How health care reform will impact businesses Featured

8:00pm EDT April 25, 2010

No matter where you turn, everyone is talking about health care reform. But what will the recently passed health care legislation mean for your business?

“The reforms that will have the greatest effect on business owners revolve around access to health care coverage,” says Kim Horn, CEO of Priority Health. “From there, the changes can be divided into two main areas: immediate changes that will take effect this year and more substantial changes that will occur in 2014 and beyond.”

Smart Business spoke with Horn about the effects of health care reform and what businesses can expect as a result.

Why do business owners need to educate themselves about the recent health care reforms?

The Patient Protection and Affordability Act, signed into law by President Barack Obama on March 23, creates national guidelines for the delivery and financing of health care. It also creates new tax mechanisms that will have an impact on individuals, businesses and insurers.

Some of the impact will be immediate, as some of the vast reforms spelled out in the act go into effect as soon as June 23. Other impacts are further out and don’t take effect until as late as 2018.

How will the health care reforms affect businesses over the long term?

This year there are two provisions to help businesses afford health care coverage for their employees. Small businesses, those with fewer than 50 employees, may be eligible for a tax credit. Also, a reinsurance mechanism is available for businesses that provide health coverage for retirees prior to age 65.

In 2014, businesses with 50 or more employees must offer health insurance to their employees or pay a penalty. Businesses with 49 or fewer employees are not required to do so.

In addition, for businesses with fewer than 100 employees, the creation of health insurance exchanges will provide another avenue to purchase health coverage. By 2014, the legislation calls for the establishment of American Health Benefit Exchanges in each state, which includes the Small Business Health Options Program.

Once these exchanges are established, however, businesses with 50 or more employees could be subject to a penalty if their employees receive premium tax credits in the insurance exchange.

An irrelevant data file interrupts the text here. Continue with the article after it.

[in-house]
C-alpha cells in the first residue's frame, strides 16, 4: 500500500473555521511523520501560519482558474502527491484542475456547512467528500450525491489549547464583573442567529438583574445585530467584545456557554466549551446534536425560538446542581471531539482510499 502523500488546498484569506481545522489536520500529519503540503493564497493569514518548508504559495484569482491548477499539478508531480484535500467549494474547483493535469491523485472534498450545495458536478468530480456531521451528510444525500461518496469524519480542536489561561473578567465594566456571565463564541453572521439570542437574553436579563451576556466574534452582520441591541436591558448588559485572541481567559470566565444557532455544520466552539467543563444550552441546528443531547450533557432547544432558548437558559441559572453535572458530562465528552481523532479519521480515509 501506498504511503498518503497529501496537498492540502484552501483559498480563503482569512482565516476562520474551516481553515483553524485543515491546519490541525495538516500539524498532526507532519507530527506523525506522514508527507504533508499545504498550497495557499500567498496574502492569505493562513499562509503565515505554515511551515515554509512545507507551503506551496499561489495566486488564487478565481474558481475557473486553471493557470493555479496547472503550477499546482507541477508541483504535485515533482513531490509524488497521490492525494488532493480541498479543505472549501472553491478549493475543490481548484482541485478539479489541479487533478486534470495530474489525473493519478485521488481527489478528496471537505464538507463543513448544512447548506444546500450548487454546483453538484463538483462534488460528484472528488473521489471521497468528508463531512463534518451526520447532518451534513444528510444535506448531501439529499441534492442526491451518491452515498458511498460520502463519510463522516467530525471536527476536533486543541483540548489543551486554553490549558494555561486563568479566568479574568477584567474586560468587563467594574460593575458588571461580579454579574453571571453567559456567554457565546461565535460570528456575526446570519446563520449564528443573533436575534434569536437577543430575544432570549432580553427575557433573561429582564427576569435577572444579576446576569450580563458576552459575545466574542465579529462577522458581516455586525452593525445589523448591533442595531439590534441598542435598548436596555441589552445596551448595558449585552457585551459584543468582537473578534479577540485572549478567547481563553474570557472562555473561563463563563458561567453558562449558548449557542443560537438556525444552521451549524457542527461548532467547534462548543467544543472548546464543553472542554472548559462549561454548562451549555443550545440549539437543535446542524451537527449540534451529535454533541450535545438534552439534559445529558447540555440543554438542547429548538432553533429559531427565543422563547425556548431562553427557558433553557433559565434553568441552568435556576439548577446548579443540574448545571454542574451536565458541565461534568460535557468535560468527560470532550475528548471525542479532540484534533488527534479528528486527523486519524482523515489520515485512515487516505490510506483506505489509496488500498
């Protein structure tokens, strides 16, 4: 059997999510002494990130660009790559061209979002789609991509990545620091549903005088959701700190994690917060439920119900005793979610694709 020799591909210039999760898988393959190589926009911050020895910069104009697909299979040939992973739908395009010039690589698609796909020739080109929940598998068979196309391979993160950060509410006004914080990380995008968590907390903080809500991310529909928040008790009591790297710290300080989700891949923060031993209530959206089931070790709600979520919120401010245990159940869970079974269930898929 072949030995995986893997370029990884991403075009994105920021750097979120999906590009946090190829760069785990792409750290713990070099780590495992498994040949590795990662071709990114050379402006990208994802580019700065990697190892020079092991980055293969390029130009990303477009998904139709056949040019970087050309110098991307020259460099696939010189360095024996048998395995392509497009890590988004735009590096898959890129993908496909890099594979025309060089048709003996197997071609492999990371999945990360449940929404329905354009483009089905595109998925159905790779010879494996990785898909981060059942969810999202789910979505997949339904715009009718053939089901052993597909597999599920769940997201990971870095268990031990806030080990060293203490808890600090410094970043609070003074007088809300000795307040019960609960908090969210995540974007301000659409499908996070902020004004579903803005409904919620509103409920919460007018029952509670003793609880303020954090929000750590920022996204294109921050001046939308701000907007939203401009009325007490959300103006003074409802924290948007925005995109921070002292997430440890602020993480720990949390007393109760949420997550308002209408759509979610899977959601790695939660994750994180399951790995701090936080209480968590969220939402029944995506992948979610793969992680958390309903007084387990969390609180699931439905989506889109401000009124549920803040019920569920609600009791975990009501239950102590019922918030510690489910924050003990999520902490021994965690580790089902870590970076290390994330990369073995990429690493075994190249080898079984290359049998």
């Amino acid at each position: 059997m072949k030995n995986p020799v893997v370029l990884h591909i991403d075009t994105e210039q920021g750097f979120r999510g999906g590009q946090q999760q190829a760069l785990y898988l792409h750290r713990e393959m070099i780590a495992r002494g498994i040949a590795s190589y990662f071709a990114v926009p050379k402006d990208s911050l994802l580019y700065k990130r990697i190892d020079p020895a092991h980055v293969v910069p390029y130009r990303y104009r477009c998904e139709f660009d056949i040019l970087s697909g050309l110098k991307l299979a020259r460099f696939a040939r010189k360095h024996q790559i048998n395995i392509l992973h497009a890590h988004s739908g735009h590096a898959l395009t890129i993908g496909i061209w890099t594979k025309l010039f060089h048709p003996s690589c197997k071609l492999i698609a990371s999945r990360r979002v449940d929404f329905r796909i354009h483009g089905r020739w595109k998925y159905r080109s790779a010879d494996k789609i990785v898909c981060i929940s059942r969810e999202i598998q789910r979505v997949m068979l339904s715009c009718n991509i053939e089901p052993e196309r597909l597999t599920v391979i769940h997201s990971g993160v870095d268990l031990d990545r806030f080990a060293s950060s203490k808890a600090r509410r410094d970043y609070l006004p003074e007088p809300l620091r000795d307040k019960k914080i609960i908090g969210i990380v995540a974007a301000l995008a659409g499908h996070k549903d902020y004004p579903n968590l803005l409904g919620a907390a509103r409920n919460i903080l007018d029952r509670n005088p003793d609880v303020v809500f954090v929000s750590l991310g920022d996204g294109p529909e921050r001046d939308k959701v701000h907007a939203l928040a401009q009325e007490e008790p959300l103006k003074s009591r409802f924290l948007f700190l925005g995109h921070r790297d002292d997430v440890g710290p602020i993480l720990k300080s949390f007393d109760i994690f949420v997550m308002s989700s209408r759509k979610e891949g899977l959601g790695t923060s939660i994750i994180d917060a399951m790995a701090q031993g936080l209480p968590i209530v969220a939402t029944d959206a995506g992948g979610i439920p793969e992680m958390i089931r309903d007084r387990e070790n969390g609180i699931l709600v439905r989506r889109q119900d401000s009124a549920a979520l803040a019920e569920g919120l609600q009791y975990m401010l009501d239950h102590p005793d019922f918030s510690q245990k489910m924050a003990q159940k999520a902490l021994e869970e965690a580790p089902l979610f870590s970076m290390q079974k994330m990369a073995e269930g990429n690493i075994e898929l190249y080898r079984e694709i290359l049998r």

Each business’s situation is different, so business owners should consult with their health insurance company or their independent insurance agent to avoid any potential penalties.

How will the reforms impact health care coverage in the short term?

The reforms will impact coverage in several ways. The following changes to health care coverage will go into effect as groups renew on or after Sept. 23, 2010:

  • The new law extends coverage to dependent children up to age 26. Previous to this law, most health insurers allowed employers to offer coverage for full-time students as dependents until age 24.
  • All health plans (with the exception of certain grandfathered plans) must include preventive services such as immunizations and cancer screenings without any cost sharing. This can help employers ensure that their employees remain healthy.
  • Beginning this year, employers with 25 or fewer employees with an average salary of $50,000 or less per year may be eligible for tax credits to encourage them to choose to provide health insurance for their employees.
  • The reinsurance program provides financial assistance to employers who provide health insurance coverage to retirees from age 55 to 64 who would not otherwise be eligible for Medicare.

In addition, the law prohibits pre-existing condition exclusions for enrollees under age 19, placing lifetime and annual limits on essential benefits and canceling coverage except in the case of fraud.

What can businesses do to ensure they are ready for the new legislation?

Many large businesses already offer some form of health insurance to their employees. These businesses may see fewer changes in the status quo as they comply with the reforms. However, both large and small businesses are going to have to make adjustments.

Business owners should consult with their health insurance company or their independent insurance agent to learn more about how the changes might impact them. If you are a small business owner interested in learning more about offering coverage to your employees now, an independent agent can help you find solutions that fit your company.

Small business owners may want to talk with a tax advisor quickly because they may be eligible for tax credits beginning with the 2010 tax year.

How will health insurers be able to benefit businesses once the reforms are in place?

Health insurers are a good resource to help businesses understand how changes in legislation will affect their companies. Because they are part of a regulated industry, health plans have experience in responding to legislative changes.

In recent years, changes to the laws governing Health Savings Accounts, Medicare Advantage and mental health parity have been addressed by plans on behalf of business customers.

Kim Horn is president and CEO of Priority Health. Reach her at (616) 464-8304 or kim.horn@priorityhealth.com.